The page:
Thursday, December 1, 2016

Sumita Dutta writes

At Your Feet Ma
At your feet, Ma, my brush snakes,
And creates across the floor
The white lace of alpona – pure, ethereal and graceful.
And for your majestic adoration,
Vibrant reds, yellows, greens and blues
Fill in and stroke delicate leaves, petals and curlicues.
Then, as the floor sprouts to colorful life, I paint,
Feet planted between vines and whorls,
Back bent, silent, time and memories pirouetting.
Mates work, discuss, laugh, sing sometimes,
But I’m lost in you
Connected by my mother.
Years meander with my strokes, to the present - your gift -
Tears brim as I comprehend,
a self so flawed, bloodied.
The Least, brought today to address art at your feet.


  1. "The Durga (Mother Goddess) Puja festivities are celebrated annually around September/October. The designs on the floor, called alpona in Bangla,are part of one of the most auspicious occasions in my culture (Bengali)." -- Sumita Dutta

    Durga Puja ("Worship of Durga"), also referred to as Durgotsava ("Festival of Durga") is celebrated from the 6th to the 10th day of Ashwin in the Vikram Samvat calendar created by king Vikramaditya ("the Sun of Valour") of Ujjain in 57 BCE after defeating the Śakas (Scythians). All government offices, schools, colleges, and public institutions remain closed for 10 days, and private-sector institutions and businesses close for 3–4 days to a week. Bengalis celebrate with gifts and new clothes which they wear in the evenings when the families visit the thousands of pandals (temporary structures set up to venerate the goddess Durga; since the 1990s it has become increasingly popular for Puja committees to establish a particular theme, whose elements are incorporated into the pandal and the sculptures -- often these are ancient Egyptian or Inca civilizations or contemporary subjects like the "Titanic" or Harry Potter). The festival, the largest Hindu holiday of the year in West Bengal, marks the triumph of Durga (worshipped in Bengal as Durgotinashini, the destroyer of evil) over the Mahishasura, the son of the Asura (demon) king Rambha and a buffalo. After Brahma promised that no man could defeat him, he made war against Indra, the king of the Devas (gods) and defeated him. But Shivam Brahma, and Vishnu combined their divine energies to create Durga in order to kill him. Rites include the worship of her consort Shiva and her children Ganesha and Kartikeya. The worship of Durga, as stipulated by Hindu scriptures, should be in Chaitra (March/April), but the Ayodhya king Rama (''Maryada Purushottama," Perfect Man, Lord of Virtue, or Lord of Self-Control) had to invoke her in the autumn in his battle against king Ravana of Lanka; the monkey god Hanuman declared Rama to be a supreme being and proclaimed that all earthly problems may be resolved by chanting is name (moshka, the end of rebirth, can be achieved by chanting his name 10 million times).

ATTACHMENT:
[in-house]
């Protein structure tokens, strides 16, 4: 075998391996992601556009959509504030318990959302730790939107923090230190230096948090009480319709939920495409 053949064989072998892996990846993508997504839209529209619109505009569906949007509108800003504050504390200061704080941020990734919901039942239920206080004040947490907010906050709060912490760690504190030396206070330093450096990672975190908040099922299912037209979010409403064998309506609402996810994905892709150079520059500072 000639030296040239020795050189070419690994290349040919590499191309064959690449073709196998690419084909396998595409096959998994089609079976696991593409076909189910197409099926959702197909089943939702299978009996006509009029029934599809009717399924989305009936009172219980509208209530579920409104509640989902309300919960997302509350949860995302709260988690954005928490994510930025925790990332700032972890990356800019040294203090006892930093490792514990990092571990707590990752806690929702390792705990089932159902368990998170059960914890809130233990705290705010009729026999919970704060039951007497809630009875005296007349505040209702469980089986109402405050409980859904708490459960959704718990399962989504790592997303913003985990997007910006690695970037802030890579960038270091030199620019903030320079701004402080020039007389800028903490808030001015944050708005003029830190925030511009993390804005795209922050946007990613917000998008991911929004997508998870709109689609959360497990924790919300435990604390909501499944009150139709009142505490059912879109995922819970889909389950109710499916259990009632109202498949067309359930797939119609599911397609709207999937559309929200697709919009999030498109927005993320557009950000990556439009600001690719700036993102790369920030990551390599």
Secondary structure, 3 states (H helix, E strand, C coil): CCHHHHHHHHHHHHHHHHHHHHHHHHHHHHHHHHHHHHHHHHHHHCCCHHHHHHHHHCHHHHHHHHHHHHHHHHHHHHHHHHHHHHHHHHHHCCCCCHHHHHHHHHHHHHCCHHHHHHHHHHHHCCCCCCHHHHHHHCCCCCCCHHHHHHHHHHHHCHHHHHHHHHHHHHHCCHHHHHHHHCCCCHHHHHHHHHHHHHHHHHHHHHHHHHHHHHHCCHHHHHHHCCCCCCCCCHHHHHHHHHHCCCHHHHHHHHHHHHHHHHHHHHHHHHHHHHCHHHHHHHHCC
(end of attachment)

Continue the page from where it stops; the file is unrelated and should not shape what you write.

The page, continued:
2. According to the "Markandeya Purana" king Suratha of the Chedi dynasty in Odisha started Durga Puja rituals in 300 BCE, and the worship of Durga with earthen sculpture in Odisha began in the 11th century at Puri during the reign of Chodaganga Dev. Although Durga was not fully integrated into the Hindu pantheon until the 16th century, she was fatured in Bengali litrtature as early as the 11th century. Early forms of Durgotsavs (Durga festivals) were primarily private worship in personal residences; the first one, in 1610, was celebrated by the Roychowdhuri family of Barisha. But during the 18th century, the worship of Durga became popular among the zamindars, the land aristocrats, of Bengal, who were enriched by emerging British rule; one of them, Raja Nabakrishna Deb, held an elaborate one in his residence in Kolkata (Calcutta) in 1757 in honor of Robert Clive's victory over the French at Plassey. In 1761 a dozen youths who were barred from a family Durga Puja formed a subscription committee to organize a public celebration in Guptipara. Thus the Durgostavs spread from individual homes into the public sphere heavily centerd on music, female dancers, and lavish feasts that continued for the entire month. In the 19th century, they changed from being a show of wealth and authority by royalty and merchants to become a less lavish festival of worship and community. In Kolkata, the first "Baroyari" ("baro" + "yar," 12 friends) Durga Puja was organised in 1910. Now Bengalis traditionally wake up at 4 AM on the morning on the first day to listen to the late Birendra Krishna Bhadra or Pankaj Kumar Mullick reciting the two-hour "Mahishashura Mardini" (Annihilator of Mahisasura) on the radio. Then, artisans who have fasted for a day paint the eyes on the clay statues of Durga and the others during Chakkhu Daan ("donation of the eyes"); the clay was collected from the banks of the Ganges or another river, and mixed with dirt from the "forbidden territories" of Kolkata where sex workers live. The entire process, from collection to ornamentation, is a holy process, supervised by rites and other rituals. It is a popular belief that Durga arrives and departs in some form of transportation which predicts people's lives for the coming year; for example, coming by boat signifies natural gifts like a good harvest, while leaving by horse signifies devastation. On the last day people take earthen lamps which have lighted coconut husks inside and dance in front of the goddess, married women smear each other with red vermillion powder; Durga Puja commemorates the annual visit of the goddess and her children to her parents' home and ends with her return to Shiva in the Himalayas, symbolized by her statues being immersed in the river while dhakis, ritual drummers, play their large leather-strung dhak and people loudly chant, "glory be to Mother Durga" and "it will happen again next year."


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